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Covariation in population trends and demography reveals targets for conservation action

Morrison, Catriona A. ; Butler, Simon J. ; Robinson, Robert A. ; Clark, Jacquie A. ; Arizaga, Juan ; Aunins, Ainars ; Baltà, Oriol ; Cepák, Jaroslav ; Chodkiewicz, Tomasz and Escandell, Virginia , et al. (2021) In Proceedings. Biological sciences 288(1946). p.20202955-20202955
Abstract

Wildlife conservation policies directed at common and widespread, but declining, species are difficult to design and implement effectively, as multiple environmental changes are likely to contribute to population declines. Conservation actions ultimately aim to influence demographic rates, but targeting actions towards feasible improvements in these is challenging in widespread species with ranges that encompass a wide range of environmental conditions. Across Europe, sharp declines in the abundance of migratory landbirds have driven international calls for action, but actions that could feasibly contribute to population recovery have yet to be identified. Targeted actions to improve conditions on poor-quality sites could be an... (More)

Wildlife conservation policies directed at common and widespread, but declining, species are difficult to design and implement effectively, as multiple environmental changes are likely to contribute to population declines. Conservation actions ultimately aim to influence demographic rates, but targeting actions towards feasible improvements in these is challenging in widespread species with ranges that encompass a wide range of environmental conditions. Across Europe, sharp declines in the abundance of migratory landbirds have driven international calls for action, but actions that could feasibly contribute to population recovery have yet to be identified. Targeted actions to improve conditions on poor-quality sites could be an effective approach, but only if local conditions consistently influence local demography and hence population trends. Using long-term measures of abundance and demography of breeding birds at survey sites across Europe, we show that co-occurring species with differing migration behaviours have similar directions of local population trends and magnitudes of productivity, but not survival rates. Targeted actions to boost local productivity within Europe, alongside large-scale (non-targeted) environmental protection across non-breeding ranges, could therefore help address the urgent need to halt migrant landbird declines. Such demographic routes to recovery are likely to be increasingly needed to address global wildlife declines.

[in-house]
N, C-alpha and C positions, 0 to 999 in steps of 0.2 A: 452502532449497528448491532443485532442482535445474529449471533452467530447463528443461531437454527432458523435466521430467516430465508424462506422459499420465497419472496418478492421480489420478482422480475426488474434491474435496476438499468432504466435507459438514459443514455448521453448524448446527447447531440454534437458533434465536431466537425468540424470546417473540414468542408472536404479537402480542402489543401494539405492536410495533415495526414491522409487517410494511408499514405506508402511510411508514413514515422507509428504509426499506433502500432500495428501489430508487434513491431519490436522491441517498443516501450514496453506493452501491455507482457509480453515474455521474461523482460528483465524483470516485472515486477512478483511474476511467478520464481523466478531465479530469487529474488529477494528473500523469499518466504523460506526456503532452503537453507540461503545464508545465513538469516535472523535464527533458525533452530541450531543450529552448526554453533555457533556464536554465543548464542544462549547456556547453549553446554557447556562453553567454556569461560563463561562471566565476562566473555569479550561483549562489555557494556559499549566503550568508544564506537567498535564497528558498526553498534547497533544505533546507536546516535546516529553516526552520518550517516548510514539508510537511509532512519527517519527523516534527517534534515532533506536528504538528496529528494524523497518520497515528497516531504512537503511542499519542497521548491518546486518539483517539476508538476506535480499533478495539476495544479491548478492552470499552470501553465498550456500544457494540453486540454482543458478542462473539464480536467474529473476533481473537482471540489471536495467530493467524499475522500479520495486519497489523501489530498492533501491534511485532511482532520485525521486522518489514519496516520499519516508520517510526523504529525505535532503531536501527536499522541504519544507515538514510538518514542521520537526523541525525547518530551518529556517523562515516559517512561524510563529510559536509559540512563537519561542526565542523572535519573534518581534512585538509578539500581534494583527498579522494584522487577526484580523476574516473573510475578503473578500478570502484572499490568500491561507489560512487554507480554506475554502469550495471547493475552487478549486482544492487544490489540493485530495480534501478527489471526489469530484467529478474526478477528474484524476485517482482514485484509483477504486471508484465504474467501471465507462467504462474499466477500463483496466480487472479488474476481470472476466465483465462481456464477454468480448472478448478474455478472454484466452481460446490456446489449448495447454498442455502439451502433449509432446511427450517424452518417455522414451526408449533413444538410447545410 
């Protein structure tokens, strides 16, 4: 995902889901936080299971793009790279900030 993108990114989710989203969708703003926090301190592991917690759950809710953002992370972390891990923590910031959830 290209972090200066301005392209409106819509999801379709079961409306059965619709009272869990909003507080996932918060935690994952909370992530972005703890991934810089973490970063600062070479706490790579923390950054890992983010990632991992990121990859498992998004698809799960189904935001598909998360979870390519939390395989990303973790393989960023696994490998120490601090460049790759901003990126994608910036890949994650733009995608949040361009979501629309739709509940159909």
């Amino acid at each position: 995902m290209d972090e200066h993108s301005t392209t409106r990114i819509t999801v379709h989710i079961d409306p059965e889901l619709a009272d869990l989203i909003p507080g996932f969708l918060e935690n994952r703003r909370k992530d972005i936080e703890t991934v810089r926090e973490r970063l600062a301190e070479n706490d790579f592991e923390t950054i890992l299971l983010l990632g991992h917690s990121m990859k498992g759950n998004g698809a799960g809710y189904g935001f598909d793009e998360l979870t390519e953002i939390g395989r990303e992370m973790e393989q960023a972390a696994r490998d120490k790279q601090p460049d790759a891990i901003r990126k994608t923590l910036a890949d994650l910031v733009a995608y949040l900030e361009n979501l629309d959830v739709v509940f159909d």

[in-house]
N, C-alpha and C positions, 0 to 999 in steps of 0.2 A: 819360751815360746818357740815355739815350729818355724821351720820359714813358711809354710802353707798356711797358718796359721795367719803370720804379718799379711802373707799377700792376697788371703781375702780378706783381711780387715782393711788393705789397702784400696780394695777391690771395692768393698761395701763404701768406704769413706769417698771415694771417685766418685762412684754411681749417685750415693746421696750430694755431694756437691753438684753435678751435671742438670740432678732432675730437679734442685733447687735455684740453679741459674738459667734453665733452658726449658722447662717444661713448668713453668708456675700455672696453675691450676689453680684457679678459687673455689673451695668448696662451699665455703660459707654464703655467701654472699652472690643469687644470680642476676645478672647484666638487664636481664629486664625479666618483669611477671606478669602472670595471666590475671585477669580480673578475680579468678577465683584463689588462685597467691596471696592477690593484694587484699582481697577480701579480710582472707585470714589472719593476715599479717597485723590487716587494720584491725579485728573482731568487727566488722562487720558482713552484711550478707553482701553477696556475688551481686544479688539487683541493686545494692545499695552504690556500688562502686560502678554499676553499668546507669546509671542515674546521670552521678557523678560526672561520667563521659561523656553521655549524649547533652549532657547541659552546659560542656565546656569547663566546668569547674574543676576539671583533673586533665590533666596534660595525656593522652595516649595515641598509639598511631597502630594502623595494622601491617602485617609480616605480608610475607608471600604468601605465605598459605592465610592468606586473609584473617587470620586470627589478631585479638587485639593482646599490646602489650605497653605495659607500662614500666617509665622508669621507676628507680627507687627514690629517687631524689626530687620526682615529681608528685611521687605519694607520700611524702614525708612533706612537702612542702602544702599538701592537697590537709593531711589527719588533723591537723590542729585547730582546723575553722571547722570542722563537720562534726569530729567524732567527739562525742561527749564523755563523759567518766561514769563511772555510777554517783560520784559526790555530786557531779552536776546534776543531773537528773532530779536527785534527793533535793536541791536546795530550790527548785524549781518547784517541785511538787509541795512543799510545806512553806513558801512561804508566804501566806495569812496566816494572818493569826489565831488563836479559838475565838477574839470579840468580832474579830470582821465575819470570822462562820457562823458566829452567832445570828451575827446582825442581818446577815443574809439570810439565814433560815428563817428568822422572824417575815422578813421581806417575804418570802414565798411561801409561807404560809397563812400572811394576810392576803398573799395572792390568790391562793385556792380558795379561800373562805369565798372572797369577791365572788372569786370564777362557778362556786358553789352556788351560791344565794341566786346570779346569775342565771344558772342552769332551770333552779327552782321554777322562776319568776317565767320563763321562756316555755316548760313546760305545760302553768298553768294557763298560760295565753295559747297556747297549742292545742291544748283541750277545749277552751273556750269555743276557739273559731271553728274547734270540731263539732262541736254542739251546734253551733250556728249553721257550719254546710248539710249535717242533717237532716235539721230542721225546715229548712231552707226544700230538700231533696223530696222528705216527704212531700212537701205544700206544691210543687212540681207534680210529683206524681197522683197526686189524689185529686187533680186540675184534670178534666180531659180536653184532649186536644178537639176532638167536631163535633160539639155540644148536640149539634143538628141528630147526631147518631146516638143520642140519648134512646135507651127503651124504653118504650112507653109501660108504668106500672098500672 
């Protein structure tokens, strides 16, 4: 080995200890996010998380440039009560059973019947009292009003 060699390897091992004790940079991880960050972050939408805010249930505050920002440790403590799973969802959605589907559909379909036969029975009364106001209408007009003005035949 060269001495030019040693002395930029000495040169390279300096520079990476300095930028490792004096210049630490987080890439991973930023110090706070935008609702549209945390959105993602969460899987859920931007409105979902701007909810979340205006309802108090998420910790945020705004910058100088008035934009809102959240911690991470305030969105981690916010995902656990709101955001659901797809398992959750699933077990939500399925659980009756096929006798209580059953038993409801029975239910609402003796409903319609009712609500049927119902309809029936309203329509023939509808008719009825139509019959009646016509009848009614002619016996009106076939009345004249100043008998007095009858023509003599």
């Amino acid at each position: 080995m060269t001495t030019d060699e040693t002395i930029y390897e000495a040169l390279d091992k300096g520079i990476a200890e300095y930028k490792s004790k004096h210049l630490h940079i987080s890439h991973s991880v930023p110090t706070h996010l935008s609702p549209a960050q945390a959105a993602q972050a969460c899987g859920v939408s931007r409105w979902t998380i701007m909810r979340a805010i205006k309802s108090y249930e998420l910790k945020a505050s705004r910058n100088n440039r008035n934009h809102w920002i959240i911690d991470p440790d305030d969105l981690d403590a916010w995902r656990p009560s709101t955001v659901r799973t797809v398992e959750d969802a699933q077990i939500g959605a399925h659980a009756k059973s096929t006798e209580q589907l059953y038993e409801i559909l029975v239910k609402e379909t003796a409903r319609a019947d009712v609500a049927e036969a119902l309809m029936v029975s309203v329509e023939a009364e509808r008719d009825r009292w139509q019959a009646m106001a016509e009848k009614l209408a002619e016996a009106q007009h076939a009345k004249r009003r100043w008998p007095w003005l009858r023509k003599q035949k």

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@article{0bd72767-aacc-490e-a237-6bd7c0d5d6dd,
  abstract     = {<p>Wildlife conservation policies directed at common and widespread, but declining, species are difficult to design and implement effectively, as multiple environmental changes are likely to contribute to population declines. Conservation actions ultimately aim to influence demographic rates, but targeting actions towards feasible improvements in these is challenging in widespread species with ranges that encompass a wide range of environmental conditions. Across Europe, sharp declines in the abundance of migratory landbirds have driven international calls for action, but actions that could feasibly contribute to population recovery have yet to be identified. Targeted actions to improve conditions on poor-quality sites could be an effective approach, but only if local conditions consistently influence local demography and hence population trends. Using long-term measures of abundance and demography of breeding birds at survey sites across Europe, we show that co-occurring species with differing migration behaviours have similar directions of local population trends and magnitudes of productivity, but not survival rates. Targeted actions to boost local productivity within Europe, alongside large-scale (non-targeted) environmental protection across non-breeding ranges, could therefore help address the urgent need to halt migrant landbird declines. Such demographic routes to recovery are likely to be increasingly needed to address global wildlife declines.</p>},
  author       = {Morrison, Catriona A. and Butler, Simon J. and Robinson, Robert A. and Clark, Jacquie A. and Arizaga, Juan and Aunins, Ainars and Baltà, Oriol and Cepák, Jaroslav and Chodkiewicz, Tomasz and Escandell, Virginia and Foppen, Ruud P.B. and Gregory, Richard D. and Husby, Magne and Jiguet, Frédéric and Kålås, John Atle and Lehikoinen, Aleksi and Lindström, Åke and Moshøj, Charlotte M. and Nagy, Károly and Nebot, Arantza Leal and Piha, Markus and Reif, Jiří and Sattler, Thomas and Škorpilová, Jana and Szép, Tibor and Teufelbauer, Norbert and Thorup, Kasper and van Turnhout, Chris and Wenninger, Thomas and Gill, Jennifer A.},
  issn         = {1471-2954},
  language     = {eng},
  number       = {1946},
  pages        = {20202955--20202955},
  publisher    = {Royal Society},
  series       = {Proceedings. Biological sciences},
  title        = {Covariation in population trends and demography reveals targets for conservation action},
  url          = {http://dx.doi.org/10.1098/rspb.2020.2955},
  doi          = {10.1098/rspb.2020.2955},
  volume       = {288},
  year         = {2021},
}